For decades, we have recognized three main sectors: business, government, and independent. In the standard model the third sector has essentially been perceived and labeled as a third wheel because its consituents (not-for-profits, NGOs, NPOs, etc.) have not clearly defined a universal name to use, and do not have the same resources that businesses and governments have access to. The overarching problem with this model is that the three sectors rarely – if ever – seem to work together cohesively, simultaneously.

LeDinh reflects on a story that Lord Michael Hastings, KPMG International’s Global Head of Corporate Citizenship, shared in London:

On April 24, 2013, an eight-story building collaped in Bangladesh. This building, the Rana Plaza, contained apartments, a bank, a variety of other shops, and garment factories for some of the world’s largest apparel companies, such as H&M, Primark, and Walmart. Despite concerns and evacuation requests that Bangladeshi NGOs had voiced to employers about cracks in the building, workers were prompted to show up the next day. That very next morning, the building collapsed, trapping 3,122 workers inside. After 17 long days of digging through rubble, the death toll reached 1,127 people, and approximately 2,500 people rescued from the building alive were injured. Given that the majority of these workers were women that were single parents and/or sole providers for their families, the entire village of people was disrupted, and effectively destroyed.

After this horrific tragedy, some of the questions we are left asking are:

  • How do we prevent tragedies such as this from happening again?
  • What dialogue needs to happen? Between who?
  • Who will be held responsible for making sure that brands and businesses who set up international factories implement proper safety precautions and pass factory inspections?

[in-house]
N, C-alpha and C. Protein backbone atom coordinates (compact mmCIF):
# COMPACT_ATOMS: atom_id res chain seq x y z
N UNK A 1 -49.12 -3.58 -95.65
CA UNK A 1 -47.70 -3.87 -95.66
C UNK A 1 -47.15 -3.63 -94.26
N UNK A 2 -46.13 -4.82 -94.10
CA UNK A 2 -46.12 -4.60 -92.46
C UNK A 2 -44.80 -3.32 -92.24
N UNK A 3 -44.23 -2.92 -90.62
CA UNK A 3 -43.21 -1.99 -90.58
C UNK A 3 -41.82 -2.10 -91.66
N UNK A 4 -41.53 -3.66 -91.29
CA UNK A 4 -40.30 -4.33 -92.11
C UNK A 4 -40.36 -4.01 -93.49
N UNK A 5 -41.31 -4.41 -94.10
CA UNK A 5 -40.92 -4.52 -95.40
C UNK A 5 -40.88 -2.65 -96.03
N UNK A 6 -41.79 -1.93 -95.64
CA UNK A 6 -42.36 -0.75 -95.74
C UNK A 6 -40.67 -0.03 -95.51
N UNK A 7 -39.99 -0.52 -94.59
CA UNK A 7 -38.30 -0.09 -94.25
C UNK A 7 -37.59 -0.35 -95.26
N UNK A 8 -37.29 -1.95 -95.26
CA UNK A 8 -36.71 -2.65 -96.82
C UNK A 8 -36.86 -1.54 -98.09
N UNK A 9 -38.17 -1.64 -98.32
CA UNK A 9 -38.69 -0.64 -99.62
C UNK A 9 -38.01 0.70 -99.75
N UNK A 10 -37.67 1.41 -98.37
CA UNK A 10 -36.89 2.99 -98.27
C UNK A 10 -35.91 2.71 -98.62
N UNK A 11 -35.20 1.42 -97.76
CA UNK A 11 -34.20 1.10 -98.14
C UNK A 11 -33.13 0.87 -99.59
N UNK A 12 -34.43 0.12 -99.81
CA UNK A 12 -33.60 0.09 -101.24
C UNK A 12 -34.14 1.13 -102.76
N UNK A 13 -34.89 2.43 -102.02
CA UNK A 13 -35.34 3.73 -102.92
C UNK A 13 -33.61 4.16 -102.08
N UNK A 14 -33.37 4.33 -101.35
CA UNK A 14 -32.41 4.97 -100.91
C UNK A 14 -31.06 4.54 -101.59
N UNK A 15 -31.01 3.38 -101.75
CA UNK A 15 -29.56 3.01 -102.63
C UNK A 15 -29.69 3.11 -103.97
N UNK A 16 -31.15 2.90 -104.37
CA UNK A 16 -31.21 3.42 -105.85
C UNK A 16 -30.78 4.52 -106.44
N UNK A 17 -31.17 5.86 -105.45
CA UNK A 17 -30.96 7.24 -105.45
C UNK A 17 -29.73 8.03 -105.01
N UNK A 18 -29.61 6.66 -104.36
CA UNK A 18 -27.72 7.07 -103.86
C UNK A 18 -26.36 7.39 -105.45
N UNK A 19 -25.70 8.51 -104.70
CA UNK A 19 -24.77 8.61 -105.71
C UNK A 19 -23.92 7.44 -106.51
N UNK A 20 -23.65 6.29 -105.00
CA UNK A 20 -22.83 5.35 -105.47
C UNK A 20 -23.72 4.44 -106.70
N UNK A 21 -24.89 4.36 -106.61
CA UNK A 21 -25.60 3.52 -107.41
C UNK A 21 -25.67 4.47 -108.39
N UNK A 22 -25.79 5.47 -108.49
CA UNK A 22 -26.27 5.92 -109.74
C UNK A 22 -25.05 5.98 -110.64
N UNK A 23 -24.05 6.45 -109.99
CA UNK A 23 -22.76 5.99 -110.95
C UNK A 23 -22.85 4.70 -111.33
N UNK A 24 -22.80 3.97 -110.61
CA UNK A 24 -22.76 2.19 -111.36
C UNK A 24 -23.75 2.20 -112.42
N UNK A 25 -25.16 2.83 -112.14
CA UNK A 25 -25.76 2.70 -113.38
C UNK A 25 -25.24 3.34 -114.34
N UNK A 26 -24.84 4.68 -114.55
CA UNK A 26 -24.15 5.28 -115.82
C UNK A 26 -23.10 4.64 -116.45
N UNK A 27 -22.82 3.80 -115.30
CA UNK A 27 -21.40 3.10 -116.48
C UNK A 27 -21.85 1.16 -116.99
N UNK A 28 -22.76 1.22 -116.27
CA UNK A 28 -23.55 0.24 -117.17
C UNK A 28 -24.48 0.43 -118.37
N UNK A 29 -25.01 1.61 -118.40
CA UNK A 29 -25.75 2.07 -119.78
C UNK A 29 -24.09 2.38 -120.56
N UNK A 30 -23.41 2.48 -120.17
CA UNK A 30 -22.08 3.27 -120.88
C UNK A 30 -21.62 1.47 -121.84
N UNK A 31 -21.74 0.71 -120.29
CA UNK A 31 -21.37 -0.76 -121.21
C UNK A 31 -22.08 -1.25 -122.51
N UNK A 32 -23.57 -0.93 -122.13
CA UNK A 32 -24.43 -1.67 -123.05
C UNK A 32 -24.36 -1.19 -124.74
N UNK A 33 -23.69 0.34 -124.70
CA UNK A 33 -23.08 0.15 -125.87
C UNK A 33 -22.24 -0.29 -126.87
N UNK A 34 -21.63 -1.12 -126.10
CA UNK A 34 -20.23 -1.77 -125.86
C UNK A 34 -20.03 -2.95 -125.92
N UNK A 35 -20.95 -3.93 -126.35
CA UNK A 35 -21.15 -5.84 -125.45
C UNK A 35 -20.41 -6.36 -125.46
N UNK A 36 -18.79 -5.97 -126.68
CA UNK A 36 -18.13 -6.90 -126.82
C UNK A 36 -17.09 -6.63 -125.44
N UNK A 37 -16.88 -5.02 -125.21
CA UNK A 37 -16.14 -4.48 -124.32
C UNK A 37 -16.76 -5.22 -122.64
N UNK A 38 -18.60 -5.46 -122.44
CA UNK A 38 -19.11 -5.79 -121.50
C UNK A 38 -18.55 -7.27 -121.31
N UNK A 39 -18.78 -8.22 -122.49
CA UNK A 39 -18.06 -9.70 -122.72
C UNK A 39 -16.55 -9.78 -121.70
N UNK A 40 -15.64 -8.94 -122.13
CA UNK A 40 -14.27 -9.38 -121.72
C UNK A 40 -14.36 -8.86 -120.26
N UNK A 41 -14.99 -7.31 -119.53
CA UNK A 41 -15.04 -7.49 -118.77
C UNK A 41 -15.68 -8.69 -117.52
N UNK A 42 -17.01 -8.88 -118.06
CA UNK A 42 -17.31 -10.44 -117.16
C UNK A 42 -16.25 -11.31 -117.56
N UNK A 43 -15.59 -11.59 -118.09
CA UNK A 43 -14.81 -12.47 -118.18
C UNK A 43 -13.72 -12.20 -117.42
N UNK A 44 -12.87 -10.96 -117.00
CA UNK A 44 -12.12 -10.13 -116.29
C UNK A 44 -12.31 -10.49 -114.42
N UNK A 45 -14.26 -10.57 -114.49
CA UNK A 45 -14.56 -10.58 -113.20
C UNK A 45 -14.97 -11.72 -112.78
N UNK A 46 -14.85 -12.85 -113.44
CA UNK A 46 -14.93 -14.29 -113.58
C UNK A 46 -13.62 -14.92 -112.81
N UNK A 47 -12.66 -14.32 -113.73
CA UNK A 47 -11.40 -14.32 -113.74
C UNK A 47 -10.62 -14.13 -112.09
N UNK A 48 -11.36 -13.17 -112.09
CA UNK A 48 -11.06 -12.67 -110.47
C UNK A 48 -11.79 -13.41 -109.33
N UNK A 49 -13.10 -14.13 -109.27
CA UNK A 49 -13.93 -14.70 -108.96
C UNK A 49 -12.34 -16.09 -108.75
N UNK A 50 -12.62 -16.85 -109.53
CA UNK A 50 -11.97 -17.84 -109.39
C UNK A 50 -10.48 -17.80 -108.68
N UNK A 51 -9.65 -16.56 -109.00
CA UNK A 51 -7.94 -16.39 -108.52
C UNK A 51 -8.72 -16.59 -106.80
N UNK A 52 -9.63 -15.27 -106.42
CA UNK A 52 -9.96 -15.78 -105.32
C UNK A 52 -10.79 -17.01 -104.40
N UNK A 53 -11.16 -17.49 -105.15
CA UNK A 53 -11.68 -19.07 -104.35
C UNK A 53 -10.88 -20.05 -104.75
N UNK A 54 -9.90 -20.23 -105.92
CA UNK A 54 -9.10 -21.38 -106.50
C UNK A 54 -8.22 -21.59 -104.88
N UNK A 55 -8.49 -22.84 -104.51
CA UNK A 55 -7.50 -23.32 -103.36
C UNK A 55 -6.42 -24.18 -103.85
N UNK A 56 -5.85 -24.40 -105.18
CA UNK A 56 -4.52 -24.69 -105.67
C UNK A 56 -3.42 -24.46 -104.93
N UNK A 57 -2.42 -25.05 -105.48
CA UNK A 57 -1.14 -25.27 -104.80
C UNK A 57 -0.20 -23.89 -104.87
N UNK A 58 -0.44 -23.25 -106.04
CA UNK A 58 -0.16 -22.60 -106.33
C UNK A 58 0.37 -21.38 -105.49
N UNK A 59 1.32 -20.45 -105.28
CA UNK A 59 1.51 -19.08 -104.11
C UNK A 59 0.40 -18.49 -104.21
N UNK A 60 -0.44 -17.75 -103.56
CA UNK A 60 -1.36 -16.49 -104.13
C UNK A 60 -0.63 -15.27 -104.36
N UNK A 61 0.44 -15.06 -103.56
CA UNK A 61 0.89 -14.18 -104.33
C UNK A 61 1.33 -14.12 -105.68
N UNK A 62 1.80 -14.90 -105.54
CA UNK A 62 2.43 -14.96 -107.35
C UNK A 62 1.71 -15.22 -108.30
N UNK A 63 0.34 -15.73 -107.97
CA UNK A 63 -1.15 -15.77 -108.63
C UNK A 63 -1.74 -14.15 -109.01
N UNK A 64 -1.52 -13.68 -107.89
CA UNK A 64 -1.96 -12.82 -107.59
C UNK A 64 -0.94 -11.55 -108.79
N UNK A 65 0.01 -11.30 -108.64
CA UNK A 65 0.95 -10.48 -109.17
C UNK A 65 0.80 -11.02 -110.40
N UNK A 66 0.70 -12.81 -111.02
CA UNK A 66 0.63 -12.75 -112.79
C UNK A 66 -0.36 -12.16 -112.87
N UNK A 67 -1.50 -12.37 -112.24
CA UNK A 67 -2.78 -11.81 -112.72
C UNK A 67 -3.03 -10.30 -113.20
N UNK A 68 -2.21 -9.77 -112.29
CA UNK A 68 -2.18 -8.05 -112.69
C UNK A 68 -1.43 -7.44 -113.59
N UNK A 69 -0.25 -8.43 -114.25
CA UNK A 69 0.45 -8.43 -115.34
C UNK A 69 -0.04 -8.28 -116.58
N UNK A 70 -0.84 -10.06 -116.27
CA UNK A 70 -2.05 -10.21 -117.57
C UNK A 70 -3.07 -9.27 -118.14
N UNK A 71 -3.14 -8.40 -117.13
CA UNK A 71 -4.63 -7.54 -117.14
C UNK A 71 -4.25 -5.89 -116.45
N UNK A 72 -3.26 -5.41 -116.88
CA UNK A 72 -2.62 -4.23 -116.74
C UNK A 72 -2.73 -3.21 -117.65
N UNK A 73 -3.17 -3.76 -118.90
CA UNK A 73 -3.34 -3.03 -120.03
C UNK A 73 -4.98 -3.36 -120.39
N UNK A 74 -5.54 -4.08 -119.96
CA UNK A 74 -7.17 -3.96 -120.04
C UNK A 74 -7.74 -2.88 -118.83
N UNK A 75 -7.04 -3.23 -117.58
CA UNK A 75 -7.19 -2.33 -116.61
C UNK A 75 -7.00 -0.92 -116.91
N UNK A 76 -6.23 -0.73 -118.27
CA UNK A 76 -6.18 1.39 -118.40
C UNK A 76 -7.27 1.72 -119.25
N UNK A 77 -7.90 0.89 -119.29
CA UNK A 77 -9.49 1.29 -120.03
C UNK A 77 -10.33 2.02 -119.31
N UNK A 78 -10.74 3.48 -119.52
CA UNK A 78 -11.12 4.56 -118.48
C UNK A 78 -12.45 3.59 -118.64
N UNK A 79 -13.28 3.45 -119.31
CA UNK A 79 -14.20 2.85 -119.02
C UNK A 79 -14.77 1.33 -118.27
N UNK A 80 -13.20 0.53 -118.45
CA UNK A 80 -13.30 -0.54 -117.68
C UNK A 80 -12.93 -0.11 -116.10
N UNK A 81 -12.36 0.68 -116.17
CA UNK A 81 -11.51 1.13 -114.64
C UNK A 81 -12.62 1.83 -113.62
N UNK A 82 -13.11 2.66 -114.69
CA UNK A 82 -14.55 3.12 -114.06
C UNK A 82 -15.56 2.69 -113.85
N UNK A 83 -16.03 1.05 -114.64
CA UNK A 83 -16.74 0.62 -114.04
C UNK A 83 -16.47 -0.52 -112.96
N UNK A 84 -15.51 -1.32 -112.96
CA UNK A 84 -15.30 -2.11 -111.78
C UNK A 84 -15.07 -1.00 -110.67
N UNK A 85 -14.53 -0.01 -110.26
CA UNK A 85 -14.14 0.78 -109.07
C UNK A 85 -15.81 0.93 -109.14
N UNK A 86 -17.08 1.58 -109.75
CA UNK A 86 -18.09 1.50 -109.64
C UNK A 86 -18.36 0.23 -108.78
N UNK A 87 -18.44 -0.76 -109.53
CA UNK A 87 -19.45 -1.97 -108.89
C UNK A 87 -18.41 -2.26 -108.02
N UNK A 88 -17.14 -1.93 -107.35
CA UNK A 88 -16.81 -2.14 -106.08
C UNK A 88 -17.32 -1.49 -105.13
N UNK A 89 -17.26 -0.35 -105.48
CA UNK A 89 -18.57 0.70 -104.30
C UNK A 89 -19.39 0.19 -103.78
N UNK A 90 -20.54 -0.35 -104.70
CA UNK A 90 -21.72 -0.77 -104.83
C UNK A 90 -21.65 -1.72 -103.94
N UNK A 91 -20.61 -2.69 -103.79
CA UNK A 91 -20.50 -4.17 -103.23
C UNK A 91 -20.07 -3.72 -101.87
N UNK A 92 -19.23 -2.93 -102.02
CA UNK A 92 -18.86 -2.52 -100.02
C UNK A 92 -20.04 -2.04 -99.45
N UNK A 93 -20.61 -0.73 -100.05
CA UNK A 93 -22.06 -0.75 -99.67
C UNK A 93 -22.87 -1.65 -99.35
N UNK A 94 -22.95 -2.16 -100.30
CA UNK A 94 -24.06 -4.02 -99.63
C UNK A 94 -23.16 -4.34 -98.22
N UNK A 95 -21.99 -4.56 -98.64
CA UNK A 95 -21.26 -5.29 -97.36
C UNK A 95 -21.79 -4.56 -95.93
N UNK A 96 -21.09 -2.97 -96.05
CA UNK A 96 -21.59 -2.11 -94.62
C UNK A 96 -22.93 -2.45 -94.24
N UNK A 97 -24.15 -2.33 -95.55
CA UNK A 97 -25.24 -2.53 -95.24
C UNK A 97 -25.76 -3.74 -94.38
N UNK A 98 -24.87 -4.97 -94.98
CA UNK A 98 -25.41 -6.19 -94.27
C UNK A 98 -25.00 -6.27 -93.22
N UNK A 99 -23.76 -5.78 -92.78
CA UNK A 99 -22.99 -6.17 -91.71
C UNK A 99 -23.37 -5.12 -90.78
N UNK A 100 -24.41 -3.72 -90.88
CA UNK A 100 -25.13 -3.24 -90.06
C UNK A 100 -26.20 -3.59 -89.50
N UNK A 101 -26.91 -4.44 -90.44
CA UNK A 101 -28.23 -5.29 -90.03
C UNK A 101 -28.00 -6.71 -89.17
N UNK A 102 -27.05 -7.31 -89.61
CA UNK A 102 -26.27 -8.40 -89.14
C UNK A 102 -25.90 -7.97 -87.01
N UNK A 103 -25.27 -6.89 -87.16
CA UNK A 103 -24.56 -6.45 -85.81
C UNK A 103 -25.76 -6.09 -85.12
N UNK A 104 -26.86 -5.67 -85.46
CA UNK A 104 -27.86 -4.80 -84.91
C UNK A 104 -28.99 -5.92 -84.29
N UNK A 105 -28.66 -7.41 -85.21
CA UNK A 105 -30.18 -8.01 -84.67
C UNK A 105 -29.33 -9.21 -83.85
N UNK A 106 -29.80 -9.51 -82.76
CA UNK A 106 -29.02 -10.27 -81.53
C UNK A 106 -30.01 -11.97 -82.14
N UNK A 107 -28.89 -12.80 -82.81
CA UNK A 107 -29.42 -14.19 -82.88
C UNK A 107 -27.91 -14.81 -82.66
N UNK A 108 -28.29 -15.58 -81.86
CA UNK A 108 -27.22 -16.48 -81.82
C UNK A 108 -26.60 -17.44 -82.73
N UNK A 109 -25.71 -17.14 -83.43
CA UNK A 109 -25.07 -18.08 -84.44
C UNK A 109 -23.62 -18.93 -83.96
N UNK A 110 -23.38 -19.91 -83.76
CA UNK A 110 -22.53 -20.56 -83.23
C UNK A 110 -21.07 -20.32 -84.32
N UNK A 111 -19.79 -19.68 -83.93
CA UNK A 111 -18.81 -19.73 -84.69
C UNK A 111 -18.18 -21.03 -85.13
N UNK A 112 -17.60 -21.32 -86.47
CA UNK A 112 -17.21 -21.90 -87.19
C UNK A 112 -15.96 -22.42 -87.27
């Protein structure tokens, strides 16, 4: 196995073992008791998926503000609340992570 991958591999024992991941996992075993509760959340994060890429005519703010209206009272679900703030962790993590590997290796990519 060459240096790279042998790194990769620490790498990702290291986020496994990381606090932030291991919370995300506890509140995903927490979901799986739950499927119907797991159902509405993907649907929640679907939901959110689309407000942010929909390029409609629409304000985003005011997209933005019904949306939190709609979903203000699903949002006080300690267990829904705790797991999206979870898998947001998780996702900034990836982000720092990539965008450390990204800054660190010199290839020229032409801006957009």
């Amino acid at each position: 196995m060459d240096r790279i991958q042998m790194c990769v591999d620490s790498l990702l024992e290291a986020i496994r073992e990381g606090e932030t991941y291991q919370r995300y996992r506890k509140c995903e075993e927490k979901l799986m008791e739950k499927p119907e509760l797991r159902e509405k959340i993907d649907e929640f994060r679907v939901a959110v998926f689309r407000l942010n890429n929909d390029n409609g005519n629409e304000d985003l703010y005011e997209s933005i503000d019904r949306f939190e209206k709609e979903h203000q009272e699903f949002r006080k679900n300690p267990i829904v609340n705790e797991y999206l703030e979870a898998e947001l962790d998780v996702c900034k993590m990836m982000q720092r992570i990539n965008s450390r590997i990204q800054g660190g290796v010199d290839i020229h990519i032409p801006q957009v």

• How do we promote ethical working environments, and ultimately ethical consumerism?

In the case of the Bangladeshi factory collapse, it would have been advantageous for dialogue to occur between advocates on behalf of the workers, businesses, and government officials – to regulate safety measures before allowing people to work in the building. Communication must work both ways; if businesses and governments work together with the independent sector, they will likely have more effective and efficient results.

Like UBM, Public Interest Registry strongly believes in a new paradigm where businesses increase their interaction with government and members of the independent sector in order to develop strong relationships that will improve society. We feel that to make this happen, there is a need to go beyond a digital impact and aim to create interpersonal connections via civil partnerships.

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[Image taken from the World Economic Forum’s Report: The Future Role of Civil Society]

UBM is taking the first step toward trying to unite all three sectors; we would like to see this trend become a way of life across the globe.

Public Interest Registry will be offering .NGO, a new and exclusive domain extension representing “Non-governmental organization”, as a part of this initiative – to give NGOs around the world the opportunity to find and communicate with one another, with donors, and with potential business partners. The ultimate goal is to help NGOs build capacity and become sustainable while working towards improving society.

The .NGO domain is expected to launch in 2015. Its counterpart, .ONG – the acronym for .NGO used in Romance languages – will also become available to the public by Public Interest Registry at that time. To learn more information and submit an expression of interest for these domains, visit www.ngotld.org.

Leveraging Celebrities to Enhance Your Cause Marketing

In cause campaign efforts, celebrity involvement can help catalyze momentum to reach and engage your audience when it is approached and strategized correctly. What does it really mean to find the right celebrity for your cause and collaborate together to create an authentic partnership? What is the best way to navigate the triangular dynamic between brand, cause, and celebrity? Nancy Gofus, the COO of Public Interest Registry, had the opportunity to explore this topic with a fantastic panel of experts at this year’s Cause Marketing Forum in Chicago on May 29, 2013:

Connie Fontaine, Director, Marketing Communications, Ford of Canada
Nancy Gofus, COO, Public Interest Registry
Joel Goldman, Director of Entertainment Industry Relations, Malaria No More
René Jones, Founding Director, United Talent Agency Foundation

The leading message of this panel was that in order for cause campaigns to be effective, stories need to be told; more importantly, they need to be authentic. Additionally, the ultimate goal for brands, nonprofits and celebrities is a win-win-win situation. In order to be successful, nonprofits and charities that are organizing cause campaigns need to identify an advocate that would not only be able to relate to and support their mission, but that would also be appealing to their audience.